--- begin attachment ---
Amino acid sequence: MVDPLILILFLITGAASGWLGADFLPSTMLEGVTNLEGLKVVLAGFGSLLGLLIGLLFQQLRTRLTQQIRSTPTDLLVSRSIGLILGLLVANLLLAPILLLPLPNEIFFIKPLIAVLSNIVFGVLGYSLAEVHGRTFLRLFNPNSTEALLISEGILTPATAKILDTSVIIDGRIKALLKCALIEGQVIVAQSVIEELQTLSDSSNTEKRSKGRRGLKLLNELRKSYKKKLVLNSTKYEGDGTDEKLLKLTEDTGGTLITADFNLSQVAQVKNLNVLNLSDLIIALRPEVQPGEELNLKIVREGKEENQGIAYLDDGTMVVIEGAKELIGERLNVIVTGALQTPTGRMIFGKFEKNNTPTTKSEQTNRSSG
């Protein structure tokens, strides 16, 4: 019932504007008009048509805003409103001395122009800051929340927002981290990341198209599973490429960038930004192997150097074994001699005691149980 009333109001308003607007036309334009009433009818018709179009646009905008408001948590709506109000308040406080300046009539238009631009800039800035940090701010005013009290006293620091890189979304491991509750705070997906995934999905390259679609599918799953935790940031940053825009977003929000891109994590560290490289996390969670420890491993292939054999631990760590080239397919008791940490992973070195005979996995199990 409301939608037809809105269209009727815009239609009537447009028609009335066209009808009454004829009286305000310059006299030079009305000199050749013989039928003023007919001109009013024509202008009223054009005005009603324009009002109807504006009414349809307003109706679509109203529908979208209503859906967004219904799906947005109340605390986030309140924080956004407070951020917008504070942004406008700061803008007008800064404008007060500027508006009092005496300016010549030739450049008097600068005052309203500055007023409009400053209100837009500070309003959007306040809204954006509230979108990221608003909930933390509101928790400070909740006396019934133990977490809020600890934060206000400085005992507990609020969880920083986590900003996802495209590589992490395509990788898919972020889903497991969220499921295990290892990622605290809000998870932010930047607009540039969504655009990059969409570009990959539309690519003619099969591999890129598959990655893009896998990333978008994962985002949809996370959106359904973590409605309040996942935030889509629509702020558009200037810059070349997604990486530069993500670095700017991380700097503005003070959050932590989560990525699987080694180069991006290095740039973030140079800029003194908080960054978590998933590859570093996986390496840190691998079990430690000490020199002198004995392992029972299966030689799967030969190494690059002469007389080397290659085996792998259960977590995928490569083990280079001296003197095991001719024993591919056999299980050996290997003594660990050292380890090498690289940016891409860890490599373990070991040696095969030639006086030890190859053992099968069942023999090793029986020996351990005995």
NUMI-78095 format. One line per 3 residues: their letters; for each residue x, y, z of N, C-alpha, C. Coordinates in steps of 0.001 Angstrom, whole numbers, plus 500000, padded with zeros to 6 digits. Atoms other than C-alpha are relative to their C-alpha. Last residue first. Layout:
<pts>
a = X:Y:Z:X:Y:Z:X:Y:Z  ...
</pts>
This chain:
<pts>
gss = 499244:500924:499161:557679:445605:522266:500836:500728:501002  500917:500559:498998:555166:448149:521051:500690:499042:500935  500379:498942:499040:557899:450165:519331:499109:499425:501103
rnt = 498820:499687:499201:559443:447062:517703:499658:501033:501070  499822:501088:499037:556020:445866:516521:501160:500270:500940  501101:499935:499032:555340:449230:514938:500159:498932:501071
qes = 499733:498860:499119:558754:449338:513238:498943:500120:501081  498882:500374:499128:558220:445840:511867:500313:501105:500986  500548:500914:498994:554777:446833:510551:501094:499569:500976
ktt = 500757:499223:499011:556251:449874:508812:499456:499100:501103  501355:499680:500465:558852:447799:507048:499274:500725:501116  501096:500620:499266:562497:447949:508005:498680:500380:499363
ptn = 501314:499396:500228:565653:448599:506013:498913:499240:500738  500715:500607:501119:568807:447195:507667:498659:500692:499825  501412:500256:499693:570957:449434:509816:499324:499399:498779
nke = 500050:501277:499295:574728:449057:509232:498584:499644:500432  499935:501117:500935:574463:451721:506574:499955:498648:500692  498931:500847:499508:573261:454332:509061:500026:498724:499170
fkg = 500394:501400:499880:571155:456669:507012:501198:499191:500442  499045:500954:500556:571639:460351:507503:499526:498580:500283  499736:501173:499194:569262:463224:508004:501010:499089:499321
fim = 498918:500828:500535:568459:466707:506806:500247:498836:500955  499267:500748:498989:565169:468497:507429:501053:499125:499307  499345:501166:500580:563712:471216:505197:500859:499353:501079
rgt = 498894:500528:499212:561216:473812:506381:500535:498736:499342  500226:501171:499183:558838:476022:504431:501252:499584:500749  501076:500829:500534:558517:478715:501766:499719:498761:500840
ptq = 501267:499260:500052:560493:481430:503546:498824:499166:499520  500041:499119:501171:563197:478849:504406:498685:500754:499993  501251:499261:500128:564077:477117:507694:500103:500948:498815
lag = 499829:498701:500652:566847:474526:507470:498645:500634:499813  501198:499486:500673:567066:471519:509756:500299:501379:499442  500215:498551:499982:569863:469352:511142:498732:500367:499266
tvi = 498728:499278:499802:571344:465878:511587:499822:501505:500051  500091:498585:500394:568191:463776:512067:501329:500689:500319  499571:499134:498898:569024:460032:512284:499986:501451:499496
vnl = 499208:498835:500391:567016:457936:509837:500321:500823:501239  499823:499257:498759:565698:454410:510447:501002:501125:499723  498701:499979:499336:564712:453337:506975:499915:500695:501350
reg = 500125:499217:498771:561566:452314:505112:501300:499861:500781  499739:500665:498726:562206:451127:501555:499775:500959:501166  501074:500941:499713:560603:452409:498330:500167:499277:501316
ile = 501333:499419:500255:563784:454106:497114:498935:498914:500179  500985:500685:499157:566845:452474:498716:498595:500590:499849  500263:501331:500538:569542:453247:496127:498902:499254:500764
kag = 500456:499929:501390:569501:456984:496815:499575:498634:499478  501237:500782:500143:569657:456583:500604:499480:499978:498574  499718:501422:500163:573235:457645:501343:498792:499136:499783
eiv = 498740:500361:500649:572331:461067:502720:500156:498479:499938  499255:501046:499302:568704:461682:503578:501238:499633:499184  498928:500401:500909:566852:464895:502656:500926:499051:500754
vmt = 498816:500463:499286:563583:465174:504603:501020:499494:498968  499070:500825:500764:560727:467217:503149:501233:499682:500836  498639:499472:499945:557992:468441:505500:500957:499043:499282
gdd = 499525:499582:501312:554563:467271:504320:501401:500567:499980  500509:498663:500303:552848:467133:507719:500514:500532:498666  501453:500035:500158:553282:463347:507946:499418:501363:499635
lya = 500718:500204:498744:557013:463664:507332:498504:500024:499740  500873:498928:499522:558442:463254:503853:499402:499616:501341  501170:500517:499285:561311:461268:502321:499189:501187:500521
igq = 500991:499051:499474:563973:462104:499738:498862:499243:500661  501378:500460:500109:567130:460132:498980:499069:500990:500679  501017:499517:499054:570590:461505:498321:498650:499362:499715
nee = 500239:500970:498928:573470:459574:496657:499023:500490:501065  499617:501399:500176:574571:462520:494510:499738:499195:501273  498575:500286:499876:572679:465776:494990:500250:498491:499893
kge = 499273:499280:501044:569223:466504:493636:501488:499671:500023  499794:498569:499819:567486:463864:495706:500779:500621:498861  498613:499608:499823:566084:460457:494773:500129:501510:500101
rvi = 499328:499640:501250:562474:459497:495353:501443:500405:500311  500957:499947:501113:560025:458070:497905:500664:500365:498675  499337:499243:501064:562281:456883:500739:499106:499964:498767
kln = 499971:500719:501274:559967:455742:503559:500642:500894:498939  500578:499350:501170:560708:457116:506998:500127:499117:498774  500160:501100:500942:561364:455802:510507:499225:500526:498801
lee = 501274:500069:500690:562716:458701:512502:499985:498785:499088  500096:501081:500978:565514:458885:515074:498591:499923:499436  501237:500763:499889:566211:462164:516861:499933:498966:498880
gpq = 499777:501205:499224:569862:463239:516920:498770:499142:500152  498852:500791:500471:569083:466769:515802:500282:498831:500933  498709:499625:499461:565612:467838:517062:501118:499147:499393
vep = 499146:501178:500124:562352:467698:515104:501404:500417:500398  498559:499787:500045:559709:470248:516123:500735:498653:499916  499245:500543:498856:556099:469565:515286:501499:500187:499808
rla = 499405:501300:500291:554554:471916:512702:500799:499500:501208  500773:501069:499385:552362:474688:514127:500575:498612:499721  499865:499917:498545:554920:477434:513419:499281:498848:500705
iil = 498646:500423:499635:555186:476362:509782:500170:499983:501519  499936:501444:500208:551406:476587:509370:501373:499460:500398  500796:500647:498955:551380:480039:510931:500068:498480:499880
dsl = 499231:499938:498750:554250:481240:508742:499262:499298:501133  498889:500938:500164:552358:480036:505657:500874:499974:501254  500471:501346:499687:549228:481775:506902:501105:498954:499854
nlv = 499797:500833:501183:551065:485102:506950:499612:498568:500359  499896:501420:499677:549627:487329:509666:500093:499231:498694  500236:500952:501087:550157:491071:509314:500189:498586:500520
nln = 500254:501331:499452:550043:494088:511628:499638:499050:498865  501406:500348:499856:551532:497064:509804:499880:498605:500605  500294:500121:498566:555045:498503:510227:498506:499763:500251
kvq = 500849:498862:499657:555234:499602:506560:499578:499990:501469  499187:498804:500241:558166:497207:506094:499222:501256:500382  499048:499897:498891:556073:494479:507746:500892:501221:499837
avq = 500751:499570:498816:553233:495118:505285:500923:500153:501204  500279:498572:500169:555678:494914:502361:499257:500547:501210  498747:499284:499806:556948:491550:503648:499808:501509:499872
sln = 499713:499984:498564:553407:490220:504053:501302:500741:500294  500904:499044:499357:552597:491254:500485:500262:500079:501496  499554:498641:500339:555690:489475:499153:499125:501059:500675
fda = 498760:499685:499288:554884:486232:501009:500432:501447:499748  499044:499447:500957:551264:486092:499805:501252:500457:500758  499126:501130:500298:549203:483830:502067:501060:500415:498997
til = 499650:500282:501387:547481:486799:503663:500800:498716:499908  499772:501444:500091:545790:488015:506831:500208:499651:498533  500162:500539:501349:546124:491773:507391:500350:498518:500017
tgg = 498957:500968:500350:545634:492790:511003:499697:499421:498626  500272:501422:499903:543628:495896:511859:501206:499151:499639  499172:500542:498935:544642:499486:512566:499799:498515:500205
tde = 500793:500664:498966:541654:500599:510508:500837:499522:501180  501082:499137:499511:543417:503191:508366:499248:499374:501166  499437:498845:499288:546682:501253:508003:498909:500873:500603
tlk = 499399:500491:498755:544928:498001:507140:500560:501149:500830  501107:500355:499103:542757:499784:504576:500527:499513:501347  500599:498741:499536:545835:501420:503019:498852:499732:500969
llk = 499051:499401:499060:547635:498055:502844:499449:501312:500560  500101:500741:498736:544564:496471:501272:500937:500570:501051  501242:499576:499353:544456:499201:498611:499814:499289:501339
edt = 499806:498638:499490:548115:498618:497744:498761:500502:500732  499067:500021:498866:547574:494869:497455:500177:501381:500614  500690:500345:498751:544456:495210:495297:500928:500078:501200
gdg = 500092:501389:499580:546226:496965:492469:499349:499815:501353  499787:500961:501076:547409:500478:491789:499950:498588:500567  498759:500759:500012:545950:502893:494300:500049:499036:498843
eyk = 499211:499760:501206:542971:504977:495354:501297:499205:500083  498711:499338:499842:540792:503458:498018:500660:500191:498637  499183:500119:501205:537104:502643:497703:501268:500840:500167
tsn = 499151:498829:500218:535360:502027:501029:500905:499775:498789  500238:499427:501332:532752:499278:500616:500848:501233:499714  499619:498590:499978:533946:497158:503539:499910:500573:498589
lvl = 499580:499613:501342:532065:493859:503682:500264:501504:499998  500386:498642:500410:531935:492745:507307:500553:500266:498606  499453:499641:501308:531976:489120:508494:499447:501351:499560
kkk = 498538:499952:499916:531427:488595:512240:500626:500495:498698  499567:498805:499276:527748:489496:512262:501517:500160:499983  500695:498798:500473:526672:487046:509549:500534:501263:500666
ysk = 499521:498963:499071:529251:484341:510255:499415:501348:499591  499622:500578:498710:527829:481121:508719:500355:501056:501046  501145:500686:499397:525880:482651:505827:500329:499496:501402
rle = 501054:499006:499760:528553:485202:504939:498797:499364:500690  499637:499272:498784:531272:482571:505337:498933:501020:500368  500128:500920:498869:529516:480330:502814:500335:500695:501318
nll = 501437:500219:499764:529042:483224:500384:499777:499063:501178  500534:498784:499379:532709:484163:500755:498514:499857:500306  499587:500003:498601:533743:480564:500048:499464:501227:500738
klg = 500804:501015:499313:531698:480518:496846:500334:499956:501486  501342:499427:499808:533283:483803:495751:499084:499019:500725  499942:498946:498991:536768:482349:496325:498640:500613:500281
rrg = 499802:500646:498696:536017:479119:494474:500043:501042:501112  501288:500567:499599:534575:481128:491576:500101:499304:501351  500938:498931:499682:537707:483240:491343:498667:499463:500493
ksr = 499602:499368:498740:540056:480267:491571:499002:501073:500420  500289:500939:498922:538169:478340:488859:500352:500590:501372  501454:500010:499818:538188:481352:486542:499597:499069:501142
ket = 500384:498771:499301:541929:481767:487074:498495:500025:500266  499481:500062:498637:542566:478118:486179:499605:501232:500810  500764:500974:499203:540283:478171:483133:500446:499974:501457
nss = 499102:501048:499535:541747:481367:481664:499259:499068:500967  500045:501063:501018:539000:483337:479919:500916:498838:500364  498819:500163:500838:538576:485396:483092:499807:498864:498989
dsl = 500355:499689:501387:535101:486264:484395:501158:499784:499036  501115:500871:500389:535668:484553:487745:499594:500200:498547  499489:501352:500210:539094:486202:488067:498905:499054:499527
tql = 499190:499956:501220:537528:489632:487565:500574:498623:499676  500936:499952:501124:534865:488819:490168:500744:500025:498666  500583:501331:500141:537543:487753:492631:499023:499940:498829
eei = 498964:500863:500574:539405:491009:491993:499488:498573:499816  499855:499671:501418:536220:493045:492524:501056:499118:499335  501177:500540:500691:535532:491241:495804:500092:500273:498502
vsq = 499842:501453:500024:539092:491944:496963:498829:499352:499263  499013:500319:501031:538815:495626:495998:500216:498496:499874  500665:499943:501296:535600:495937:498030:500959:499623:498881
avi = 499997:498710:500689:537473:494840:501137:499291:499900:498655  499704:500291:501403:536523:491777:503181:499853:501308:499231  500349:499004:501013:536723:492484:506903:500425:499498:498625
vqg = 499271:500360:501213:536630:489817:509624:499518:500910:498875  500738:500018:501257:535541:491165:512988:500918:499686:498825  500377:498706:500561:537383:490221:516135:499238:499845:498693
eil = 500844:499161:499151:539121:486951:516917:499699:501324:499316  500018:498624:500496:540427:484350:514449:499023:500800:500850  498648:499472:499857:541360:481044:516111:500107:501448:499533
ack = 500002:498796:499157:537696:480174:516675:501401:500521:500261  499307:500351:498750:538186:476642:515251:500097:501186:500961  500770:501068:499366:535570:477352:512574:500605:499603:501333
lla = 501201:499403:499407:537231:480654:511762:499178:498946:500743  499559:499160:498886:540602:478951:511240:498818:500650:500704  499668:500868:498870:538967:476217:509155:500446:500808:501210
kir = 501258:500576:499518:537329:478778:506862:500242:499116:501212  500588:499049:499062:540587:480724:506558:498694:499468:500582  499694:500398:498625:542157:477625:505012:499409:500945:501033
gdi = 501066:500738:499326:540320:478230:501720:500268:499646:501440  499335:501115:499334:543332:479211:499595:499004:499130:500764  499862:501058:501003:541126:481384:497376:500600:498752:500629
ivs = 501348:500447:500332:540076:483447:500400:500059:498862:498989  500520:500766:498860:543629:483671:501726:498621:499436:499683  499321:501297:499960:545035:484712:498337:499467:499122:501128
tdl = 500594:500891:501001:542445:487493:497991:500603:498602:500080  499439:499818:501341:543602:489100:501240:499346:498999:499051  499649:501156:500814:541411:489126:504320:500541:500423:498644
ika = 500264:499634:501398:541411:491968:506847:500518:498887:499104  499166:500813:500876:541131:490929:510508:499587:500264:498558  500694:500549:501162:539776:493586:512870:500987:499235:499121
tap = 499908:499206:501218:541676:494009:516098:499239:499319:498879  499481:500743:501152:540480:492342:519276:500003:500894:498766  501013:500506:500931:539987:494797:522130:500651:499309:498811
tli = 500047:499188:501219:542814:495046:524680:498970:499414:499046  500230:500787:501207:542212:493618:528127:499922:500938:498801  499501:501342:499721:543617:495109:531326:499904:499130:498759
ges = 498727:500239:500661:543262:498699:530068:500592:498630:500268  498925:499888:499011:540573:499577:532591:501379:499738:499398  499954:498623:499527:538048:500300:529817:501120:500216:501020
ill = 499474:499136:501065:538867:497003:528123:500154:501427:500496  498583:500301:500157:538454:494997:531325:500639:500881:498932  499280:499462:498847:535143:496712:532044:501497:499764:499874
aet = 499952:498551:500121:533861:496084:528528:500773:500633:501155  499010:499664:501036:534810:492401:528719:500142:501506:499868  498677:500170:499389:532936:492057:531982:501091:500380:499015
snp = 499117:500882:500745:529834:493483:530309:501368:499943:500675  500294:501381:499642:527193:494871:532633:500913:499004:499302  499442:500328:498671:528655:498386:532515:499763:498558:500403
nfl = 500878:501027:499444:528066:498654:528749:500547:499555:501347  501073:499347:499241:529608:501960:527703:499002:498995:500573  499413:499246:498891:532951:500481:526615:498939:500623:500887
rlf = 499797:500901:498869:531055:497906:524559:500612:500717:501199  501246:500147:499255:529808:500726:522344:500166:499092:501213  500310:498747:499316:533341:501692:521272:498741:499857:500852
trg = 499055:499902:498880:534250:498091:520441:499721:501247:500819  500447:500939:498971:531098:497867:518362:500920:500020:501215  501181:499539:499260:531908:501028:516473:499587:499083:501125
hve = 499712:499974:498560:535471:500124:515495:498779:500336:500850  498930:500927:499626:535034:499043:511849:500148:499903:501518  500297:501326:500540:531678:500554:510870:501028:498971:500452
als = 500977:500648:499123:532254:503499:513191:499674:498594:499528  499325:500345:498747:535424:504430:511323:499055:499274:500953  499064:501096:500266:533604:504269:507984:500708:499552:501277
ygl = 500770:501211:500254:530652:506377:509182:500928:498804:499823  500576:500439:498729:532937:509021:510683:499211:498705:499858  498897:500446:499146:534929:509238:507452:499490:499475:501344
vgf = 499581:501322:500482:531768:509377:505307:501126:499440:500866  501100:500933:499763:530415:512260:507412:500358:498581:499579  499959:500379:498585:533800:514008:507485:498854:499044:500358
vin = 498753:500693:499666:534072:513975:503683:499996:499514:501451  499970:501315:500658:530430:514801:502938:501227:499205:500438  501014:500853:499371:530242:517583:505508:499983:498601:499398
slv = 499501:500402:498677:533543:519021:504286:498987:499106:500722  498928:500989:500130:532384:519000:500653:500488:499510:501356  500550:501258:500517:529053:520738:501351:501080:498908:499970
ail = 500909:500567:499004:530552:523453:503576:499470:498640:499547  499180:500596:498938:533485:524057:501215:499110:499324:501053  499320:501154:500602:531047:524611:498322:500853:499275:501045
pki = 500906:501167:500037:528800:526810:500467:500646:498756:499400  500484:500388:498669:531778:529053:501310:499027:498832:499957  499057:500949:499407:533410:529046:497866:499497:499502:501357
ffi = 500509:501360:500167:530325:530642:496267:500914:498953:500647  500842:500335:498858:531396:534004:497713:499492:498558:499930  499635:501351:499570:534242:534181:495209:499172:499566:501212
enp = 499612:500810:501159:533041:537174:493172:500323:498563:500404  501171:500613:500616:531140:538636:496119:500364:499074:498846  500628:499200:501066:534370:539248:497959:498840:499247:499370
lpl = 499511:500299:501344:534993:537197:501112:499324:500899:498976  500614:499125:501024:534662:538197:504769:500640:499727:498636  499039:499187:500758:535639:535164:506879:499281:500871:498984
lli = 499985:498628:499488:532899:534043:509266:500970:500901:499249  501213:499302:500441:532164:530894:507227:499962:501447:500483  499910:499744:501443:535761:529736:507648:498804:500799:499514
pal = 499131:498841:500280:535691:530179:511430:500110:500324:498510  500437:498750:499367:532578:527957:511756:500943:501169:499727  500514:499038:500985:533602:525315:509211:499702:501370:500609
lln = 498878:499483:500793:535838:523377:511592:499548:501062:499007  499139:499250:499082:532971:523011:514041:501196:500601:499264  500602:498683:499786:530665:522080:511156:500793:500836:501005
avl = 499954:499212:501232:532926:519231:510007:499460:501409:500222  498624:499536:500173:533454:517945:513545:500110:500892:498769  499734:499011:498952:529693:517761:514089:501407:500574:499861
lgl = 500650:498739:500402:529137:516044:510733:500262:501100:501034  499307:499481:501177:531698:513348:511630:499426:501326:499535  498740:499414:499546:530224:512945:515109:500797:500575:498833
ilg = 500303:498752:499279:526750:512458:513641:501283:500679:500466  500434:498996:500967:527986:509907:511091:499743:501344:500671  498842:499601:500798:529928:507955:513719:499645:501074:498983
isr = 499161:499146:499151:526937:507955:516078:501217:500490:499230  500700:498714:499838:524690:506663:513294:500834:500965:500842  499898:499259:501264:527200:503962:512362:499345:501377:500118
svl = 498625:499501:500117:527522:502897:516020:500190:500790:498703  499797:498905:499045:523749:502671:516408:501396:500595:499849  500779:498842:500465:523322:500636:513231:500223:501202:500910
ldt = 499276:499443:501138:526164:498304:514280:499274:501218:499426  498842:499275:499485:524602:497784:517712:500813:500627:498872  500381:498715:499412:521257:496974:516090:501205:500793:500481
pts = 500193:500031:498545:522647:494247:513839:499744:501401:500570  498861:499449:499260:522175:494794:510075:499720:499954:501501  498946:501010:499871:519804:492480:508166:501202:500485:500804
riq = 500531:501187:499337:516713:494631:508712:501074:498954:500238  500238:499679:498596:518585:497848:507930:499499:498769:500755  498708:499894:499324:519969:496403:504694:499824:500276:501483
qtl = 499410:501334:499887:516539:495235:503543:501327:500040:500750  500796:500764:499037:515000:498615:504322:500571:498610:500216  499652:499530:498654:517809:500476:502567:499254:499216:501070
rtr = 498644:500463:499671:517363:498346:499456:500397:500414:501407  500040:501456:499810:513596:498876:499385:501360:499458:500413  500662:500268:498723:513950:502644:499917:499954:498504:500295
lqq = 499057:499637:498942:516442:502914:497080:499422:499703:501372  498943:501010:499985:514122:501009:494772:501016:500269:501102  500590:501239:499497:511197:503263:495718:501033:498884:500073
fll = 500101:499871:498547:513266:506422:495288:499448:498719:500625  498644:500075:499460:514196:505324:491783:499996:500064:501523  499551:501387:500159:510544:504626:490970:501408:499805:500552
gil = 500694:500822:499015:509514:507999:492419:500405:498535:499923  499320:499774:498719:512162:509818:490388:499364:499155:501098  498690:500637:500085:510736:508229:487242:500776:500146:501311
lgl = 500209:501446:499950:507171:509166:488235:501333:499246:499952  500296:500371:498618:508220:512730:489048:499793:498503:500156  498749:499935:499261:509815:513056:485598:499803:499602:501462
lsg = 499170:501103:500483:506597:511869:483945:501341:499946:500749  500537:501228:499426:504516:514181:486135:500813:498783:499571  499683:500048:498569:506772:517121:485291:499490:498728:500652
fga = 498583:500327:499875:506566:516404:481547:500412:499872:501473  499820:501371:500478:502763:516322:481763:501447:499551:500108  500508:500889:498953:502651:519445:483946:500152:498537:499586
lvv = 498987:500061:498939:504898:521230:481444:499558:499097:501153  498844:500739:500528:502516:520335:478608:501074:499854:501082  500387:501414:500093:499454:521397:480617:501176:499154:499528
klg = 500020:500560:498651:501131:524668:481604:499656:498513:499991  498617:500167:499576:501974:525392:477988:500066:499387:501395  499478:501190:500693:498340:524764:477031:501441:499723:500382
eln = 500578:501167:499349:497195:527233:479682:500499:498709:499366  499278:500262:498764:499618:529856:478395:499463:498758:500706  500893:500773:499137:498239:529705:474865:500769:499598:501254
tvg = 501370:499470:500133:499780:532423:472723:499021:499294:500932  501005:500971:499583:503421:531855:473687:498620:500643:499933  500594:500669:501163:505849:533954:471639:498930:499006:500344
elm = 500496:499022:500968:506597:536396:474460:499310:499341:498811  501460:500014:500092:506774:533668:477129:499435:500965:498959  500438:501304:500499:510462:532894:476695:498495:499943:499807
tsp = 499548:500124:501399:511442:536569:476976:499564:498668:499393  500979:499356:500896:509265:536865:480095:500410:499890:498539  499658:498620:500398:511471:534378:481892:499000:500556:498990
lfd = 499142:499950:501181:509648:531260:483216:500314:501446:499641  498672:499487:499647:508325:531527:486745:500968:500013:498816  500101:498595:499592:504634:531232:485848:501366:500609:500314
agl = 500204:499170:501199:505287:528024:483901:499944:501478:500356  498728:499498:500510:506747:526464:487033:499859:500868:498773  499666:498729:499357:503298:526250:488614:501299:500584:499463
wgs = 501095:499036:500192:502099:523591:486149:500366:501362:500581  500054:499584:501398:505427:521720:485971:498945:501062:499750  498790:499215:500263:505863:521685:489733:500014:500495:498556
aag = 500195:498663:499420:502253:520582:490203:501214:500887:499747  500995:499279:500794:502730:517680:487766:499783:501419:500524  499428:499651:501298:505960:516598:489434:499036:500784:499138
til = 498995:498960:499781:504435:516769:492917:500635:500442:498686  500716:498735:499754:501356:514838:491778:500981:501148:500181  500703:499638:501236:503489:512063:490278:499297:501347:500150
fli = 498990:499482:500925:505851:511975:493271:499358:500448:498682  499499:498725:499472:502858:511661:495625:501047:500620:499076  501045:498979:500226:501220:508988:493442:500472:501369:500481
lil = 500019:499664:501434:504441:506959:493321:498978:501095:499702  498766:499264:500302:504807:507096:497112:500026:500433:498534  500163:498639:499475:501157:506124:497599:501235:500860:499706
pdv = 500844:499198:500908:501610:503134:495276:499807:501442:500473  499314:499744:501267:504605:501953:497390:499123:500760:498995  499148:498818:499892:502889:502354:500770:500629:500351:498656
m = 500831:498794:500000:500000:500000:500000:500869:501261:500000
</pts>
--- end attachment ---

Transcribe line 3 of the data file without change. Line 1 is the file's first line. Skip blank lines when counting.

NUMI-78095 format. One line per 3 residues: their letters; for each residue x, y, z of N, C-alpha, C. Coordinates in steps of 0.001 Angstrom, whole numbers, plus 500000, padded with zeros to 6 digits. Atoms other than C-alpha are relative to their C-alpha. Last residue first. Layout: